We've waited a long time for Coves to come back to Manchester for a headline show and were excited by the prospect of hearing songs from a new EP they've been working on. They didn't let us down. Supporting were two exciting new acts - Manchester's own Mary Joanna and Leicester's Lusts - both of which more than exceeded pre-gig expectations.
Opening up are / is Mary Joanna. She's very much a Mancunian, sweet, charming and engaging with the audience, but you know you wouldn't mess with her as she'd pack a punch way harder than her tender frame. Nothing prepares you for when she starts to sing though, like her sisters-in-arms Ren Harvieu and Findlay, her voice stops you in your tracks, equally at home on the slower tracks such as their first reveal Fade (Tired Eyes) as it is later in the set when they crank things up and demonstrate that they're not just a one-trick pony on tracks like sure-to-be-single Monday and final track I Don't Mind. There's an unmistakeable Manc twang to songs like the splendid Bad Traffic, but it's an accent that adds to their impact rather than detracts from it.
Their sound is based around bass, guitar and a backing track. Stephen Evans' guitar is central to their sound, whilst Will Coogan's bass and programming creates the platform that gives Mary Joanna's voice the space to breathe in the songs. The eight songs of their own that they play in addition to a cover of Sparks' Never Turn Your Back On Mother Earth display exceptional promise given the band have only been together a few short months - they don't mess around with unnecessary clutter in them, they're direct and show an understanding of the appeal of three minute pop songs.
Next up are Lusts, who take the unusual step of coming on ten minutes early and they don't hang around, playing for just over twenty minutes. It's very much a case of leaving us wanting more though. There's a whole raft of guitar and drums duos at the moment, but Lusts take a different approach as evidenced with their debut single Temptation which closes the set. They merge a knowing nod to classic late eighties indie guitar with more overt pop sensibilities to create something that feels both accessible, but also reassuringly fresh, particularly in the way the lead vocals work together with backing vocals and harmonies from the drummer rather than the more direct aggressive approach adopted by many bands with this set-up.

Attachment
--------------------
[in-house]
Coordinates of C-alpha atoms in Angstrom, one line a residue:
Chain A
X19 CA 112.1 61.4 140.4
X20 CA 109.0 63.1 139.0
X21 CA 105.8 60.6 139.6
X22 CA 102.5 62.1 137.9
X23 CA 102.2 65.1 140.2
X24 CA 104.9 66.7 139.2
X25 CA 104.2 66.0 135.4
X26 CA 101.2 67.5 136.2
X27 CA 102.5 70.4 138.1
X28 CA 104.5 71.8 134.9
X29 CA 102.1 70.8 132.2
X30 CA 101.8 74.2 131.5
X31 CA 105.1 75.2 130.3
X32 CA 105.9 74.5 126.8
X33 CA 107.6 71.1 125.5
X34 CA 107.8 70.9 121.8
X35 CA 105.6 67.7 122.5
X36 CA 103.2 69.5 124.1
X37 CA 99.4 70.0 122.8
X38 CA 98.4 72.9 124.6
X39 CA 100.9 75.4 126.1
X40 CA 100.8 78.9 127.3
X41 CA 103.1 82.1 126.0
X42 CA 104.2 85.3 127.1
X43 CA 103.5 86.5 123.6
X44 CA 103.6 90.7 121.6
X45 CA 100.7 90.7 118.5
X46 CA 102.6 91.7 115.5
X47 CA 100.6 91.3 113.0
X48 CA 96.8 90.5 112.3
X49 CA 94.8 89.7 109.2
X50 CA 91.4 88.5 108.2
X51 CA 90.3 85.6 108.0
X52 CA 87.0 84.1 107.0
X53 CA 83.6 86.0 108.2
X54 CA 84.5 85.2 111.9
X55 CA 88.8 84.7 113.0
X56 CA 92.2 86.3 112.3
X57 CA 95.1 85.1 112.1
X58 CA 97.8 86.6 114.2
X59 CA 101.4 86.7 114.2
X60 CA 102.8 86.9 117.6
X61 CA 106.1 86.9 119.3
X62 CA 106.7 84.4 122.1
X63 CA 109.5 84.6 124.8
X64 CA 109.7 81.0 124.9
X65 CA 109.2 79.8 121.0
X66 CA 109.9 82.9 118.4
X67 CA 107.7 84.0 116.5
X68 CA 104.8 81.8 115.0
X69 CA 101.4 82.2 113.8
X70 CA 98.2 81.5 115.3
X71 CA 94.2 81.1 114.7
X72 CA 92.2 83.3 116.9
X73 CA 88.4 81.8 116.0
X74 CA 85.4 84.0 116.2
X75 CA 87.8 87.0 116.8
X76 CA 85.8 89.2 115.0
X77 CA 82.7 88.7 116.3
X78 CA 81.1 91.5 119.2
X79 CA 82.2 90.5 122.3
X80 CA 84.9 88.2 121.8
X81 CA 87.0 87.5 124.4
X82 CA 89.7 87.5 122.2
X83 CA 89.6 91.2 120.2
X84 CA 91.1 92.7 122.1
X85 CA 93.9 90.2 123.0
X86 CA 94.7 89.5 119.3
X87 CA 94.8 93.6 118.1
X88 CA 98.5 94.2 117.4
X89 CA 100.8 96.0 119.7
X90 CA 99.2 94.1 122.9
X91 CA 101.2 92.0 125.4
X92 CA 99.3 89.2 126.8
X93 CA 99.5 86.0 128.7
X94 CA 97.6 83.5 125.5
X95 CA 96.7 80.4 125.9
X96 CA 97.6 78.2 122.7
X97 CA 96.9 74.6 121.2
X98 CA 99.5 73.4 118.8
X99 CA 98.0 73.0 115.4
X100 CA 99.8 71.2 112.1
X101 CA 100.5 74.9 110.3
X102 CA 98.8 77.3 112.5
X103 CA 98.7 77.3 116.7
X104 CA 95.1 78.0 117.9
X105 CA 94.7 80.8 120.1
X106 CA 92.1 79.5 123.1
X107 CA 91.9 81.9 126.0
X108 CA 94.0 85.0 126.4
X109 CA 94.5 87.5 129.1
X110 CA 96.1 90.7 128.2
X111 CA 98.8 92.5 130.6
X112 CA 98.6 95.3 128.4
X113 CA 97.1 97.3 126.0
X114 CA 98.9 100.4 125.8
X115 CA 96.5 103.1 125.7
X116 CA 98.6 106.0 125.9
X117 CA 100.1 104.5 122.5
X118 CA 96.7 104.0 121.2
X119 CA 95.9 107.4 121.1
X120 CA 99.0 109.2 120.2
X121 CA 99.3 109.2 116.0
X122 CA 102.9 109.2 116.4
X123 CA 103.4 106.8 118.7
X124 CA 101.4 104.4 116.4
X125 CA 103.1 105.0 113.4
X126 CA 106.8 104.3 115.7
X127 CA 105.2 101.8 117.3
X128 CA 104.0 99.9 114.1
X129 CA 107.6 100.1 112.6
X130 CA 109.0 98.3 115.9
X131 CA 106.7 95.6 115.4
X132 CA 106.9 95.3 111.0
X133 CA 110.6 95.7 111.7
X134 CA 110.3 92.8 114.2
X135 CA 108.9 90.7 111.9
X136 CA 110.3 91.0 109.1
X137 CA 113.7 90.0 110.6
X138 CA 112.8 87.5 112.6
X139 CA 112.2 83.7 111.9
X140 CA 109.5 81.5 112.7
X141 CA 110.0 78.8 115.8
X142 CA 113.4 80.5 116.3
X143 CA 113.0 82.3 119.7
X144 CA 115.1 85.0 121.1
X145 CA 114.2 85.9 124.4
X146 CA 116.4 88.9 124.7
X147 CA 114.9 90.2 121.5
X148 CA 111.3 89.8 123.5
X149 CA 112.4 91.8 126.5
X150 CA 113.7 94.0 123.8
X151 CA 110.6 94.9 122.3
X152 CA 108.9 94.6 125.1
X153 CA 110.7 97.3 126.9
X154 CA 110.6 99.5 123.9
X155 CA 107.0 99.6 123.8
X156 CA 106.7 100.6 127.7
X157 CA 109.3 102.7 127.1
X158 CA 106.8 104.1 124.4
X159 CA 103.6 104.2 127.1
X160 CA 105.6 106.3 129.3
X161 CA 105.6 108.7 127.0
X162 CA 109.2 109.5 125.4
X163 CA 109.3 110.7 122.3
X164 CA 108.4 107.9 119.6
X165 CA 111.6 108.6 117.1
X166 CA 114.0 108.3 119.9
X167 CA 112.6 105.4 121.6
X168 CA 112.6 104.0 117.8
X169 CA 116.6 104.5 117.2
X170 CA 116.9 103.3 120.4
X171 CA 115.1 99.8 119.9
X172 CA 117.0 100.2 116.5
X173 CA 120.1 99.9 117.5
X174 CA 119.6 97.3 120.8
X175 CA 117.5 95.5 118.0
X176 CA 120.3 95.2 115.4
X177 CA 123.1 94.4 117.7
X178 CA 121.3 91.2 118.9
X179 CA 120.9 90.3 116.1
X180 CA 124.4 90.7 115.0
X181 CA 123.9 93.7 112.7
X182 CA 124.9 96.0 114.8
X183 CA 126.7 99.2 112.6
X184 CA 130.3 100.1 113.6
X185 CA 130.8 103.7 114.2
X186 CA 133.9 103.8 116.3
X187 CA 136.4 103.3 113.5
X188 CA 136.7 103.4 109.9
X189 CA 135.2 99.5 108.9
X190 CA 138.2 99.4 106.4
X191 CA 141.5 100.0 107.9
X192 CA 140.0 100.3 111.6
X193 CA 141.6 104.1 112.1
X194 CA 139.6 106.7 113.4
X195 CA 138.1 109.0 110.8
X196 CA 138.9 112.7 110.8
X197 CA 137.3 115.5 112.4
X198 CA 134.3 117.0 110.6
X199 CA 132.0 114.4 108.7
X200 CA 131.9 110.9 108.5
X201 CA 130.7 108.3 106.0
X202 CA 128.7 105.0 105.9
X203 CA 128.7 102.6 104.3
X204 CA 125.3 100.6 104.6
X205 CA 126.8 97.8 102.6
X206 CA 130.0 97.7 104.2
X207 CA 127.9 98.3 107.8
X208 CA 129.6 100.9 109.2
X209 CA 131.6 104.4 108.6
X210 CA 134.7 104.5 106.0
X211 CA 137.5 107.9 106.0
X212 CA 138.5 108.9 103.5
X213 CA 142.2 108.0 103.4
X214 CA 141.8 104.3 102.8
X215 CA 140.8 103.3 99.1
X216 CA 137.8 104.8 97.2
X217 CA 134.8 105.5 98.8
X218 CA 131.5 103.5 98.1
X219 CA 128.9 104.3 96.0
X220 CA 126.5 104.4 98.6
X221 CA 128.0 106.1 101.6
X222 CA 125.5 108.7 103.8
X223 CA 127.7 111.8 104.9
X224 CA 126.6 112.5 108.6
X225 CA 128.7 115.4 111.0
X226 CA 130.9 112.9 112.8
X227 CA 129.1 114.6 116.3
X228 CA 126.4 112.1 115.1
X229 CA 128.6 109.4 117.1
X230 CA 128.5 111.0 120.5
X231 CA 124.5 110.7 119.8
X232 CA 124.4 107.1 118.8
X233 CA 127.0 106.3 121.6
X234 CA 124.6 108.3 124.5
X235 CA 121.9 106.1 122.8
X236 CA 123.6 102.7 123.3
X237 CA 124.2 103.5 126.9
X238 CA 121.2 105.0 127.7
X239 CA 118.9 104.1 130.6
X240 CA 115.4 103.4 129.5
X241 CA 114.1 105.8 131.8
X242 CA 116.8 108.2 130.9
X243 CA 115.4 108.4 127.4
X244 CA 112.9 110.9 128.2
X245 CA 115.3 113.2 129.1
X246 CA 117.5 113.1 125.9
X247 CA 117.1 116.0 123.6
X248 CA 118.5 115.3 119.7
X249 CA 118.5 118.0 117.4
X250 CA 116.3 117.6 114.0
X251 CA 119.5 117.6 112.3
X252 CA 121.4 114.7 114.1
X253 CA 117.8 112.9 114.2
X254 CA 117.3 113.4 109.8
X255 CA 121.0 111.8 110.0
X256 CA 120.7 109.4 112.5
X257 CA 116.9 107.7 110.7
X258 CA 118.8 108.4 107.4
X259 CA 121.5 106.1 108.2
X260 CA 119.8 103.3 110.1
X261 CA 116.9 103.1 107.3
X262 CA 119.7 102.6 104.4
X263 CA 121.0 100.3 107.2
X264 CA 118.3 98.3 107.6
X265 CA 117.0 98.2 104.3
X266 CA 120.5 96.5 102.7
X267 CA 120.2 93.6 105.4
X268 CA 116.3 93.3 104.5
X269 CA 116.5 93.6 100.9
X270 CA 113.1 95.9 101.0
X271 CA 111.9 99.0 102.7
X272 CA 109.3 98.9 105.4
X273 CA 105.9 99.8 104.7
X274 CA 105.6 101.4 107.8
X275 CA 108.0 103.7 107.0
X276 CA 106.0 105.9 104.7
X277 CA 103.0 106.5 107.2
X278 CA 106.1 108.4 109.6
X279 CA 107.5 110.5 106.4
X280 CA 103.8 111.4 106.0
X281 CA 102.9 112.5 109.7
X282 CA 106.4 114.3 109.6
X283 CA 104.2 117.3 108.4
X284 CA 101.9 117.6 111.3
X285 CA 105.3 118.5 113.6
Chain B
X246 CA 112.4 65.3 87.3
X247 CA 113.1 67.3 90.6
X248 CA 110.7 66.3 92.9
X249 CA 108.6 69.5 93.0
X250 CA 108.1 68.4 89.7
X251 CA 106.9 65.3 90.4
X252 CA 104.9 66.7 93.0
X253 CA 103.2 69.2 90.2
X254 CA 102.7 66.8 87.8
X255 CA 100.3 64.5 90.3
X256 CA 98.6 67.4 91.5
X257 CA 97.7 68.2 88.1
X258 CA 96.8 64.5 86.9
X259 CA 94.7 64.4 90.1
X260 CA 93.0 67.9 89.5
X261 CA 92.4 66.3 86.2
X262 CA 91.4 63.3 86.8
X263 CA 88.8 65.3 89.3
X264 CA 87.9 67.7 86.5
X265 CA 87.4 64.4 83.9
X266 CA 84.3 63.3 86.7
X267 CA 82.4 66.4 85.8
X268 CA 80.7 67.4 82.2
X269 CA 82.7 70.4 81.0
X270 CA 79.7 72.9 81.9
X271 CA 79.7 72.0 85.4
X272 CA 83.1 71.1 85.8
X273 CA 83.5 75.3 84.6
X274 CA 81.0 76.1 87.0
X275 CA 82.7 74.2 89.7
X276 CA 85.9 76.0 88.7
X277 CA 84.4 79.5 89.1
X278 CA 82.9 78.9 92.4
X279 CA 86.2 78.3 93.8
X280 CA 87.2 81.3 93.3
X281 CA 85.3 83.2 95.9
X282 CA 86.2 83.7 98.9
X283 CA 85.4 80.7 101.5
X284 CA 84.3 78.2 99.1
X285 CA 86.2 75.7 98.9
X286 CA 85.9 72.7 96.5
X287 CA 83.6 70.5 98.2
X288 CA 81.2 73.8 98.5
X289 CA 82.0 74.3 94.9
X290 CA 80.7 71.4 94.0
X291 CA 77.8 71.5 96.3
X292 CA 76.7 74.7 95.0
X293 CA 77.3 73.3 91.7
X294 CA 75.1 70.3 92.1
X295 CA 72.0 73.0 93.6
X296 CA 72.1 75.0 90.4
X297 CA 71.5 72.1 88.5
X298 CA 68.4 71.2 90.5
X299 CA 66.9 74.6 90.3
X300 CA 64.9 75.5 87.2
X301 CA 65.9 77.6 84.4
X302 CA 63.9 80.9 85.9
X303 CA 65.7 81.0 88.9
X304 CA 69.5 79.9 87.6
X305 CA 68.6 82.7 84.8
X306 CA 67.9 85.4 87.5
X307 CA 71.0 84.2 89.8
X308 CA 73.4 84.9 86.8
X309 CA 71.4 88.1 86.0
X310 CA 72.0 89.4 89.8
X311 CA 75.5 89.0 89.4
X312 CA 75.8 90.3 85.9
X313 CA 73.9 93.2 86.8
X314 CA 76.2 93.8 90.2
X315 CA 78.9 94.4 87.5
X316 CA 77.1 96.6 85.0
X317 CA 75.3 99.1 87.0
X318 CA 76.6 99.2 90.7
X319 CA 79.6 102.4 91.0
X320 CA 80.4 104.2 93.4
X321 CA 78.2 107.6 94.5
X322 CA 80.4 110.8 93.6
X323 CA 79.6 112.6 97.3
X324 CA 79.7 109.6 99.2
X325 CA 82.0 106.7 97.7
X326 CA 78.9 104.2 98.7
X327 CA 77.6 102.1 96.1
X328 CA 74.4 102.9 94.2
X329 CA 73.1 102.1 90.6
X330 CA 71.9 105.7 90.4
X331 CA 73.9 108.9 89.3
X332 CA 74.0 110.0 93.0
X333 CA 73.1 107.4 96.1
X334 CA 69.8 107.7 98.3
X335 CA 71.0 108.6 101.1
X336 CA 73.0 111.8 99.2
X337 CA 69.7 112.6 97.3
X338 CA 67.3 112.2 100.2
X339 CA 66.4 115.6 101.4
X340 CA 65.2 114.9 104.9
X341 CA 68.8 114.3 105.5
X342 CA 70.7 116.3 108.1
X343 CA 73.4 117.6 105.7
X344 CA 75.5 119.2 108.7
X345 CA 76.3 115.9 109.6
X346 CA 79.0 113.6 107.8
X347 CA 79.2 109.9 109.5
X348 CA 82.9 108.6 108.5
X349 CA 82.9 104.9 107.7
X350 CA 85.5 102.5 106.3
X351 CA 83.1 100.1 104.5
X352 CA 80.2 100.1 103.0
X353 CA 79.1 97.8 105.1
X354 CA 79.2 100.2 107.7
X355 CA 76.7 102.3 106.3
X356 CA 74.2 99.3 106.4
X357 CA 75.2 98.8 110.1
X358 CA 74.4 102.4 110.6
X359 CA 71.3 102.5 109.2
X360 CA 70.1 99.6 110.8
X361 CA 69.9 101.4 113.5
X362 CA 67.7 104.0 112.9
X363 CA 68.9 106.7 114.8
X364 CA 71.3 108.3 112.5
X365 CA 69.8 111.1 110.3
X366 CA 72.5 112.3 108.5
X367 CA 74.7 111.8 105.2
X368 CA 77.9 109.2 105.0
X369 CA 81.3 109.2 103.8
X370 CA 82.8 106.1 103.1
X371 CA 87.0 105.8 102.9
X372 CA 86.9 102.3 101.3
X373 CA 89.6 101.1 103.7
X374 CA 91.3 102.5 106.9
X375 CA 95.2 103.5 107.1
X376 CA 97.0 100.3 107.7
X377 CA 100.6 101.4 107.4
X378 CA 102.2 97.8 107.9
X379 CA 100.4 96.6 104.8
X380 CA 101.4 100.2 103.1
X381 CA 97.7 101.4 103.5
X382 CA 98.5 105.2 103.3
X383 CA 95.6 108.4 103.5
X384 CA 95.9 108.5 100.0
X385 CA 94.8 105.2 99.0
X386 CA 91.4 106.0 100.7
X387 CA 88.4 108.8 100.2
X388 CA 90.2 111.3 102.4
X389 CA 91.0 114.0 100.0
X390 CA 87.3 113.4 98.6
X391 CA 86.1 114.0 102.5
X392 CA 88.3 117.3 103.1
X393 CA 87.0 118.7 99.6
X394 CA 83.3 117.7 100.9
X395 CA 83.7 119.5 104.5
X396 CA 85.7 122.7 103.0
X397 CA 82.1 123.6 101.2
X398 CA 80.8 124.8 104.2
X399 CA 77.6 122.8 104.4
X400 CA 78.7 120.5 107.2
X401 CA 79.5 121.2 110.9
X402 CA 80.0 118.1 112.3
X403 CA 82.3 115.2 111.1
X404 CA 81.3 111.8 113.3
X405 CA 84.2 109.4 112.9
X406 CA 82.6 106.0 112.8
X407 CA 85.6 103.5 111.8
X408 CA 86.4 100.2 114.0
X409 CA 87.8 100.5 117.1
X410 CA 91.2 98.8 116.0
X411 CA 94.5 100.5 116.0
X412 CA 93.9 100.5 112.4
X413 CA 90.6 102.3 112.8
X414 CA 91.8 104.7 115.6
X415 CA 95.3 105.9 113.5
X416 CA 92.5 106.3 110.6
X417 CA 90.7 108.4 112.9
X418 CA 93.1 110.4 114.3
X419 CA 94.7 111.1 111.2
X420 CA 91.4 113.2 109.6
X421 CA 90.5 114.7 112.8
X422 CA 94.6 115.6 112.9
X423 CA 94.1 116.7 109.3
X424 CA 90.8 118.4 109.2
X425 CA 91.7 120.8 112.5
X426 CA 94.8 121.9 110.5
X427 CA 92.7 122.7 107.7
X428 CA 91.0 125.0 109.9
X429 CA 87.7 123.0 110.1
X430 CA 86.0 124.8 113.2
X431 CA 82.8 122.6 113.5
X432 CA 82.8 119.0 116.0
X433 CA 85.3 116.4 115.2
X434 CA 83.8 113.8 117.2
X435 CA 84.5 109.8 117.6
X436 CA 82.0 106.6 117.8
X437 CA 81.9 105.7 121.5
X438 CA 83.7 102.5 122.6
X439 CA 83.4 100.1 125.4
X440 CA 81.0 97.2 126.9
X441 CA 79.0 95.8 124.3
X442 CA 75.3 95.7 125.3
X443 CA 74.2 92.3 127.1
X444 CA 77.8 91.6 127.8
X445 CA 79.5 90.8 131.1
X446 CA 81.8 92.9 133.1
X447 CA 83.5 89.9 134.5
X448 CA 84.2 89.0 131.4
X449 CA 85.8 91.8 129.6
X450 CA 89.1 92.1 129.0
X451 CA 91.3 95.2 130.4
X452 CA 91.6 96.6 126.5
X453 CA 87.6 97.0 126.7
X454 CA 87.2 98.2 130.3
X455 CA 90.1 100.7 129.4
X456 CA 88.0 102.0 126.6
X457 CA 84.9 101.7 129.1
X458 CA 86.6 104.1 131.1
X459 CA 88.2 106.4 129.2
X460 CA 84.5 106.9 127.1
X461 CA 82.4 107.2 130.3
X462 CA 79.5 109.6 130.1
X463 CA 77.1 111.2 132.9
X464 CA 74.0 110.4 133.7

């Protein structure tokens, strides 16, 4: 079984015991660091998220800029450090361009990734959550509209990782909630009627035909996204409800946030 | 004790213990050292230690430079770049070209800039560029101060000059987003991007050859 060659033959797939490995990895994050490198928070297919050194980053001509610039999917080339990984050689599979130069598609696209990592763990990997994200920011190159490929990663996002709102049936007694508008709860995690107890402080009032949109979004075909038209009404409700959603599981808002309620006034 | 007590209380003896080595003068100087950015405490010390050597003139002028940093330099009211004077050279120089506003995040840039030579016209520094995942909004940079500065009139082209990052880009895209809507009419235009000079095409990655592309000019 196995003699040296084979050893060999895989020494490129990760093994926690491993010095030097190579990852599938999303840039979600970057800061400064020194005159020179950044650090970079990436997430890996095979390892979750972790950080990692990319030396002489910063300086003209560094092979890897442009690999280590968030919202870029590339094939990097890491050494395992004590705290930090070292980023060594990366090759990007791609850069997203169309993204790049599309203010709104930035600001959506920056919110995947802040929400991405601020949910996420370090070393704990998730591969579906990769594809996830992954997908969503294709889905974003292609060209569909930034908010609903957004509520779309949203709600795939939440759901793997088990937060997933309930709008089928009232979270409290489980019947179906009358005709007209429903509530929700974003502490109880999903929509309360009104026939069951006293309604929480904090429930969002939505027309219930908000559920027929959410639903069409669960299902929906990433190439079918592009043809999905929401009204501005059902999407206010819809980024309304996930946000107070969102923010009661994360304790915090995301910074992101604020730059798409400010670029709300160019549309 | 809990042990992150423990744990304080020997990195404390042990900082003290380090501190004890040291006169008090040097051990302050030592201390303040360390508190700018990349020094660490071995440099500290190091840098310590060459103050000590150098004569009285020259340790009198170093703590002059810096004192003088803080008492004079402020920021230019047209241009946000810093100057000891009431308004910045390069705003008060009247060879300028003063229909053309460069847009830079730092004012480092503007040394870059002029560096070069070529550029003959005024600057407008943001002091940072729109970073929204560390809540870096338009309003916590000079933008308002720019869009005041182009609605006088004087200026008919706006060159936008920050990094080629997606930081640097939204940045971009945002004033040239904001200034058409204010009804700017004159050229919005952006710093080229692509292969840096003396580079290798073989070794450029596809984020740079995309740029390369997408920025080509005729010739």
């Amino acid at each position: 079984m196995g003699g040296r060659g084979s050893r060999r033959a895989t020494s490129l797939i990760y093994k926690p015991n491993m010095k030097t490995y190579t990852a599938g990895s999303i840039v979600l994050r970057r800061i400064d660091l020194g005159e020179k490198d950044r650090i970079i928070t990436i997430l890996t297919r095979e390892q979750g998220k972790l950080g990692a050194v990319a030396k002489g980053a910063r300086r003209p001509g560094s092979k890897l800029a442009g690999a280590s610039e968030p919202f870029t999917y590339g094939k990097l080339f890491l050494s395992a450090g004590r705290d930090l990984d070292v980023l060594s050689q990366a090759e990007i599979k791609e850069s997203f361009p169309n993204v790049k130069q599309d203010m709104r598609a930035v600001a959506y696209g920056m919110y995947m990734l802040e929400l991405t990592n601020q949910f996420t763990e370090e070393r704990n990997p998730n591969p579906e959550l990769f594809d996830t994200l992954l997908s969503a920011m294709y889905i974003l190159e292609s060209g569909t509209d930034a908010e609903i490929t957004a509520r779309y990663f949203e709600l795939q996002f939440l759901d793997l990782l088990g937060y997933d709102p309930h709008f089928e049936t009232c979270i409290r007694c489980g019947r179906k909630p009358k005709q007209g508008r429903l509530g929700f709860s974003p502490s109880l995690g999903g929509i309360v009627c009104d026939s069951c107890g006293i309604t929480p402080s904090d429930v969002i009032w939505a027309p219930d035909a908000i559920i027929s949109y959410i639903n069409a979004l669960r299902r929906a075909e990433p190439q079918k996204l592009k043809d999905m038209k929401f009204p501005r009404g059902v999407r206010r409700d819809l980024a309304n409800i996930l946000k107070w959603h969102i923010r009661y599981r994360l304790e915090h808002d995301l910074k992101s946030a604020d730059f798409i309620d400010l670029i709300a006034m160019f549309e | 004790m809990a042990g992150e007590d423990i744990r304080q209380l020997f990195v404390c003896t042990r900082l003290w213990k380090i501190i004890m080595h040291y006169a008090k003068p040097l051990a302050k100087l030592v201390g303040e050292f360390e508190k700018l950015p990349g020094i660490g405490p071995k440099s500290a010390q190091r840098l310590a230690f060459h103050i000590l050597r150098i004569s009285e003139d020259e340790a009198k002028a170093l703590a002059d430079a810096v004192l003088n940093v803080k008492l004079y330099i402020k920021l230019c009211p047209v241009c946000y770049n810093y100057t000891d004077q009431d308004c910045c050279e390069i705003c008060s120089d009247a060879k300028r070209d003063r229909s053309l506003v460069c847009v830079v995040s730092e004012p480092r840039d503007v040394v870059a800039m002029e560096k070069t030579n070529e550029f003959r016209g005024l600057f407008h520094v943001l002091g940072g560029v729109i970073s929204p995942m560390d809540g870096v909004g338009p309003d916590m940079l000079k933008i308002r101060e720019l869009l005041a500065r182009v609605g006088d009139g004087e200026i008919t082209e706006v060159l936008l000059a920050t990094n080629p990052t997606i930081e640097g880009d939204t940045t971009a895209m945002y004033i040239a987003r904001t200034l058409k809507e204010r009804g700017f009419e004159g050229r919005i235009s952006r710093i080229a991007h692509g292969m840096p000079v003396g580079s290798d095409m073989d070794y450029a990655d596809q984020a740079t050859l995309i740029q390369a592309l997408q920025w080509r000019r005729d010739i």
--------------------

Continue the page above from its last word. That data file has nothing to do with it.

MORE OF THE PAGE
Although they save Temptation for the end there's no sense of anti-climax as the rest of the set stands up well to it. The instrumental Cross, a brave move in itself, starts off with rhythmic looping drums and a guitar hook that slowly but surely builds up pace, whilst the track that follows it feels like a modern take on the uplifting misery of Joy Division and Echo And The Bunnymen, yet performed by a duo. At the moment, they can count the number of gigs they've played on their hands so they're still very early in their development, and they're developing a stage personality as evidenced by them telling the story behind the impressive Illuminations, but they've already marked themselves out as a band that could go places very quickly given the right breaks.
We love Coves at Even The Stars. Their debut album Soft Friday made number three in our Albums Of 2014 list and was only beaten by possibly the best albums in the careers of our two favourite bands thirty years in. It feels like an eternity like they were last on tour on their own and it's a travesty that they're only playing the rather modest Castle Hotel, although they have managed to pack it out on a cold Monday night.
They're set up as a four-piece with the core two of Beck on vocals, John on guitar augmented by a drummer / keyboard player and a bass player. This adds a much harder edge to most of the songs they play from Soft Friday, particularly as the size of the room makes the drums extremely loud. Whilst the likes of London Grammar and Churches float somewhere on an electronic wave and swim into the charts, Coves dive full on in, fighting the tide as the guitars duel with the drums and Beck breathlessly fights to be heard, but what they create is something quite unique, a melange of rock, pop and electronica that has spirit and passion in abundance, knowingly familiar, but not actually sounding quite like anyone else.
Those songs we know - Beatings, Fall Out Of Love, Last Desire, Let The Sun Go and the closing trio of Wake Up, Cast A Shadow and No Ladder - mostly have that singalong quality that all great pop music has but with rougher, darker and a slightly sinister unnerving edge to them. You're drawn to watch the interaction between Beck and John. At one point Beck comes in too early on one of the new songs, there's a knowing smile and laugh between the two and they keep going. It's an intuitive relationship between them as at points it feels like they're both lost in their own worlds but it's that which makes Coves so special.
The new songs from their forthcoming EP - the already revealed Shot To The Wall as well as Stormy and No Looking Back - are a progression in their sound rather than a reinvention. They have all the characteristics we know and love from them, but there's more diversity as the former two have a harder edge to them, whilst the latter showcases a more emotionally detailed side to Beck's voice we hadn't heard before.
It's great to have secrets and Coves feel like they're one of the few we have left, but we're baffled to why their electric razor-sharp thrilling live show combined with Soft Friday and its three or four very obvious singles hasn't thrust them into the limelight yet.
Mary Joanna are on Facebook, Soundcloud and Twitter.
Lusts are on Facebook and Twitter.
Coves' official website can be found here. They are also on Facebook and Twitter.
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